3. Are there baseline standards that must remain a part of any “scaled” disclosure?
Enacting legislation that is focused on facilitating the creation of exchanges with low listing standards or regulatory requirements may facilitate fraud at the expense of retail investors. Regulation is an essential component to maintaining investor confidence in the market, which ultimately fuels economic growth and job creation. The key to success will be to scale listing standards to the size of the enterprise while ensuring appropriate protections are in place to avoid fraud. We believe an essential component in a baseline standard must also include investor qualifications for participation.
4. Preemption of state review of listed securities:
A listing on national securities exchanges affords securities “covered security” status such that state registration requirements are preempted. Less stringent exchanges do not provide this status to securities (e.g., the Miami International Securities Exchange). The appropriate balance was struck regarding the level of rigorousness in listing standards that would afford “covered security” status and preemption of state law in 1996 with the enactment of the National Securities Markets Improvement Act (NSMIA). However, since that time, new exchanges have formed and some of these have been recognized as exchanges for which a listing will provide securities “covered security” status (e.g., BATS Global Markets exchange).
Preemption should not attach to securities based on a listing on an exchange that does not have rigorous listing standards. Where an exchange does not qualify for “covered security” status, secondary trading exemptions are available in the majority of states, e.g., a manual exemption. Manual exemptions facilitate secondary trading while providing for important investor protections. We believe the current regime between federal and state level review is sufficient.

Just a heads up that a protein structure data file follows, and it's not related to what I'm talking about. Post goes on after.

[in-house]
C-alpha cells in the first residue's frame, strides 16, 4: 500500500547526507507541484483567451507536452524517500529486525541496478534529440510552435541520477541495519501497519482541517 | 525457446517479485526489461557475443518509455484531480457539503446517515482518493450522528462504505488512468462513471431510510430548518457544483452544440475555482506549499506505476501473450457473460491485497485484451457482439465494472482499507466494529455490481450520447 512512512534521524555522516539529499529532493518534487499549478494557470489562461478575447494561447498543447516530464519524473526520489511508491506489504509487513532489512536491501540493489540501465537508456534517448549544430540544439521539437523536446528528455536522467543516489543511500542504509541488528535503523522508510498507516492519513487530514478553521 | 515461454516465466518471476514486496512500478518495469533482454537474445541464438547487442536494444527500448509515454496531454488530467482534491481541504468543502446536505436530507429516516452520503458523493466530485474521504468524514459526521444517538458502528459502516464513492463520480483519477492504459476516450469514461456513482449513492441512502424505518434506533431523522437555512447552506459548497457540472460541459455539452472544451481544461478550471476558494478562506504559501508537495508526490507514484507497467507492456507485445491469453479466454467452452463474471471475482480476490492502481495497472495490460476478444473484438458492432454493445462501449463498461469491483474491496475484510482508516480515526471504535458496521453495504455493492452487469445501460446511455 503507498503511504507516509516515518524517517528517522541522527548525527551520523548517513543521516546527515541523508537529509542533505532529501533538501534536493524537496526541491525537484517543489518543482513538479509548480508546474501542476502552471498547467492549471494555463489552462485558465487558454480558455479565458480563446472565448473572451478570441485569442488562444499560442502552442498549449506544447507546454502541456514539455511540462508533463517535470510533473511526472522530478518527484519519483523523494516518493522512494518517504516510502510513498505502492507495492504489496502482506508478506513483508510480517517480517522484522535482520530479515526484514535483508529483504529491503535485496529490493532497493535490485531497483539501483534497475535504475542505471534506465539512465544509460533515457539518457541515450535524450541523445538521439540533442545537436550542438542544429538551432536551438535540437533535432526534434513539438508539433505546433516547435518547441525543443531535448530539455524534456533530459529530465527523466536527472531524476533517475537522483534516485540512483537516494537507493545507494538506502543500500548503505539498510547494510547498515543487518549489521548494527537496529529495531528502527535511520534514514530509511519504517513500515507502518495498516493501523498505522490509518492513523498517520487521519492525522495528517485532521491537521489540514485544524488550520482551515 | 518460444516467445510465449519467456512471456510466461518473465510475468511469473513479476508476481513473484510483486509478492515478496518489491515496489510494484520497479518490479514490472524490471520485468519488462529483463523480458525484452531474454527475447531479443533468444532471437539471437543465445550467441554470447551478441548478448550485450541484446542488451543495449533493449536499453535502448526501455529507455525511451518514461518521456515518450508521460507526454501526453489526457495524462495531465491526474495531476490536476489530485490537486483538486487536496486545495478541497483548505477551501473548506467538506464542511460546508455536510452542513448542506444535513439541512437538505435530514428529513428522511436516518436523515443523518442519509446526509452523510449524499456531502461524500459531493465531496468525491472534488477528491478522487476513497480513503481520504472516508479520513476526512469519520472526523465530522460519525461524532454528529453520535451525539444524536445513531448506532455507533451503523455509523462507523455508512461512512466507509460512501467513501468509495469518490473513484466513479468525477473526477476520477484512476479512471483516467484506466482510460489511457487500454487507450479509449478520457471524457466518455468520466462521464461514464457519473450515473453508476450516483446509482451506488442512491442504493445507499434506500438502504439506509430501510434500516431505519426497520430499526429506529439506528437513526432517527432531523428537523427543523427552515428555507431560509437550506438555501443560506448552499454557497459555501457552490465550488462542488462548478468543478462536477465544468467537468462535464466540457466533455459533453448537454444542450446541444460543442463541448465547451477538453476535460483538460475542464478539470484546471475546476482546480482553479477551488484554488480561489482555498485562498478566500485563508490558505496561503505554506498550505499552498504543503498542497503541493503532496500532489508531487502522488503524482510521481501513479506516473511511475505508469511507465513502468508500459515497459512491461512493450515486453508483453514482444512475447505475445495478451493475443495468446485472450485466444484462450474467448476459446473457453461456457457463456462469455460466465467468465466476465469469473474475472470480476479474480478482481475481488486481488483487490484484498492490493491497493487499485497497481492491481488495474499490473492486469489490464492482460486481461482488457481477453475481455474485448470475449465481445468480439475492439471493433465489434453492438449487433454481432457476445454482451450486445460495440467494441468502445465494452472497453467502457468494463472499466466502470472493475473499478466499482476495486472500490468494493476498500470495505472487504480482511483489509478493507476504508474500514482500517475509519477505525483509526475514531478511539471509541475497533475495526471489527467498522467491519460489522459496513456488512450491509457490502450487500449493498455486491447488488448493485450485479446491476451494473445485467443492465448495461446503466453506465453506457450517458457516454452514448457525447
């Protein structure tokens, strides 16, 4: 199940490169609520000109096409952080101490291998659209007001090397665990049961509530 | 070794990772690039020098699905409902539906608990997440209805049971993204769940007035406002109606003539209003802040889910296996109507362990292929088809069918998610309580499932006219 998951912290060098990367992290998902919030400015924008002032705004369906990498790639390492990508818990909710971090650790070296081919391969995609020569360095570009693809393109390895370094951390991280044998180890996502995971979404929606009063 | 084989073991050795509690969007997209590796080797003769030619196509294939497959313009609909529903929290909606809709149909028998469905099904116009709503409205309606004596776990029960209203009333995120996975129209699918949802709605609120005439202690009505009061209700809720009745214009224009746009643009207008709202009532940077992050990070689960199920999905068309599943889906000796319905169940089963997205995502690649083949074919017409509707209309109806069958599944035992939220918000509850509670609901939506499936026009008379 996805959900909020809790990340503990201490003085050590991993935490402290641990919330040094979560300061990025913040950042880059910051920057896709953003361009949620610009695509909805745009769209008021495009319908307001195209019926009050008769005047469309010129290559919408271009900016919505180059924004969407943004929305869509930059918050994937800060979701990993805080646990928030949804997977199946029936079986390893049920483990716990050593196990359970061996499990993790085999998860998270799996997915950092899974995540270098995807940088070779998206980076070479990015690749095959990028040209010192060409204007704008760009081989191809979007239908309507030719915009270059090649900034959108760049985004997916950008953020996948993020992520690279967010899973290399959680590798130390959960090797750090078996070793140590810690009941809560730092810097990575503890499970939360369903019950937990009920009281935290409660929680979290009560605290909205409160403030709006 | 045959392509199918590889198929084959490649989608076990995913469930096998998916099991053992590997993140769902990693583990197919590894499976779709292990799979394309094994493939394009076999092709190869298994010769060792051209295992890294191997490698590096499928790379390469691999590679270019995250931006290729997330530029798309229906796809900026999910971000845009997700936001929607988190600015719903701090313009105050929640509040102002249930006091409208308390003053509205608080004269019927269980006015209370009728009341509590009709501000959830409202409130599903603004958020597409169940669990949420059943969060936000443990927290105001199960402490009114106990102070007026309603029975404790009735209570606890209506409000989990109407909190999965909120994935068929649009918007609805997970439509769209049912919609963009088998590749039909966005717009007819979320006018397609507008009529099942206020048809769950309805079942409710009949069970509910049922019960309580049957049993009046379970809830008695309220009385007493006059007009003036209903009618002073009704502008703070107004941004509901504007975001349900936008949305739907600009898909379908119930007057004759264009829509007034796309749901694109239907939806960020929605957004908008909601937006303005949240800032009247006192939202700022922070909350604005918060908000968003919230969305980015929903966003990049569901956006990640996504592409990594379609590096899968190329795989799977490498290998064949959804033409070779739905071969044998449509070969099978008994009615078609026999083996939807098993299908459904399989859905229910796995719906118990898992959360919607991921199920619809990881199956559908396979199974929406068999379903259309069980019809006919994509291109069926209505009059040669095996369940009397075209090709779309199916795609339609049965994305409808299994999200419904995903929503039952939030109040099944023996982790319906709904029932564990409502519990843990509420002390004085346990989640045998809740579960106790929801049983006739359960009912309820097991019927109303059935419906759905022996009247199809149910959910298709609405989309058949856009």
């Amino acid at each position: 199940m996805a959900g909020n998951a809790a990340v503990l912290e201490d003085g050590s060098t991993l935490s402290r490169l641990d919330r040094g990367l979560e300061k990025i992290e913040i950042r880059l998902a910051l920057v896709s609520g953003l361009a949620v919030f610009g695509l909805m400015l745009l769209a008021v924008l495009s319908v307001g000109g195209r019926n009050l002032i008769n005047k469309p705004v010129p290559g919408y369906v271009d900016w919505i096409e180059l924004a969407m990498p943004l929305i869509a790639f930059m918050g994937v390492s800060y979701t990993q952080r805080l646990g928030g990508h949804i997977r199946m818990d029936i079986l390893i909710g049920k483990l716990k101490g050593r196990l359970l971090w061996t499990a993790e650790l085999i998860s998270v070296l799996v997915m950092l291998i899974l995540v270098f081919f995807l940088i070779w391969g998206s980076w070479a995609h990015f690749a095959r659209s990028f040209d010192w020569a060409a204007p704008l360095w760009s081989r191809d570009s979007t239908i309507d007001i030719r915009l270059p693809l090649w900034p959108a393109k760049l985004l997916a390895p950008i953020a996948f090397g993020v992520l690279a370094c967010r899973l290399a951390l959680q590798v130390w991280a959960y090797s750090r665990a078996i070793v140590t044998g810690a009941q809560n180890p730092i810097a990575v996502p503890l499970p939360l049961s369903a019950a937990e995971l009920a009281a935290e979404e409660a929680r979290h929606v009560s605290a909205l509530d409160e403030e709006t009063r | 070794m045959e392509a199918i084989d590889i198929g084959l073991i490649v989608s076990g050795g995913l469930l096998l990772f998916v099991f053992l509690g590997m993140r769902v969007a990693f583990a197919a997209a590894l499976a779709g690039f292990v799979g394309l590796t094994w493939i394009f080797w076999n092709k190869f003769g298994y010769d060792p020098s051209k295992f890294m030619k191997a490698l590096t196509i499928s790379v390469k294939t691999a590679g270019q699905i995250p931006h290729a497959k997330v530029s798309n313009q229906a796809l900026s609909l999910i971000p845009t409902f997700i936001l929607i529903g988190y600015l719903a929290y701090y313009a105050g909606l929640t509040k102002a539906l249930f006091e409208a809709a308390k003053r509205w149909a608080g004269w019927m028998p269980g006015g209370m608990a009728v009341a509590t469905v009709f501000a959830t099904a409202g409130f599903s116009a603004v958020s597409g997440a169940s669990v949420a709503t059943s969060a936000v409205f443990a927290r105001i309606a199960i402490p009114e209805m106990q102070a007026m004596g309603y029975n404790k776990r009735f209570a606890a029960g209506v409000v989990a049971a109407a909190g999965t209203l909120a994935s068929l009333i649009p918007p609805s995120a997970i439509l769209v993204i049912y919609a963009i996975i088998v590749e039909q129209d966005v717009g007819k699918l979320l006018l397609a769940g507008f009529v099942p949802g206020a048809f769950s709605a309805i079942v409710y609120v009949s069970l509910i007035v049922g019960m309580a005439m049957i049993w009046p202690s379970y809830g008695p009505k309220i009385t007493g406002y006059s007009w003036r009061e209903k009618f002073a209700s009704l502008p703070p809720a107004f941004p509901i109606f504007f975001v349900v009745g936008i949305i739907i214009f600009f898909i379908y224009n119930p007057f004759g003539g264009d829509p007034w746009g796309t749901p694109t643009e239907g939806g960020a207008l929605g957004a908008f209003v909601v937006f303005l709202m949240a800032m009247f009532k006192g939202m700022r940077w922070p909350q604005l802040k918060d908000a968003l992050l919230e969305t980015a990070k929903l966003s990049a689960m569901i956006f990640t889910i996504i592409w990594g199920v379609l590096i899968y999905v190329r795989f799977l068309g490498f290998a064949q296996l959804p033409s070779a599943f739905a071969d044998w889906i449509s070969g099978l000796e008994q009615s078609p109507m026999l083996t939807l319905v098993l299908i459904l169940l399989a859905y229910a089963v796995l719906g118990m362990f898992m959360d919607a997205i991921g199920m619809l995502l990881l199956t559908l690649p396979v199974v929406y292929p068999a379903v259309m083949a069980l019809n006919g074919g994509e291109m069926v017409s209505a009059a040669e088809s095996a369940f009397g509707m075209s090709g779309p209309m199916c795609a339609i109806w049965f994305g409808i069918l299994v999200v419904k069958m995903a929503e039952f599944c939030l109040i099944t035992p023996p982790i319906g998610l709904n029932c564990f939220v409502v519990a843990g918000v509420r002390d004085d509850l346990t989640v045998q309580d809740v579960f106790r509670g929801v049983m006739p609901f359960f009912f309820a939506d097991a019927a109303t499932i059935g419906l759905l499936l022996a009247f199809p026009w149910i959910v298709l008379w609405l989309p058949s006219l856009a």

5. Trading volume:
Companies who do not satisfy minimum trading volumes should be delisted from any future venture exchange as such a listing may mislead investors that an active trading market exists and can otherwise be used as a mechanism to perpetrate fraud. The appropriate trading volume requirements should be determined after a thorough study of trading volumes on the TSX Venture Exchange and the London Stock Exchange’s AIM.
There must be current financial statements and other company information available for investors to be able to make an informed investment decision. Transparency and quality information are essential. These should include, at a minimum, audited annual financial statements, quarterly reports, and material event reports.
For additional information about how frequently small companies listed on venture exchanges have reporting problems, fraud, and other issues, when compared with companies listed on more established securities exchanges, NASAA invites the Committee to consult a recent report on “Venture Exchanges and Investor Returns” published by the CFA Institute. The CFA Institute’s report notes that “Small companies should be afforded access to capital markets to fund their growth and development, but they should provide investors the transparency and quality of information required for informed decisions and appropriate investor protections.”
Sec. 18 and Rule 146 already provide for preemption based on appropriately rigorous listing standards. Preemption should not attach to securities based on a listing on an exchange that does not have rigorous listing standards.
8. Treatment of companies that fall below listing requirements: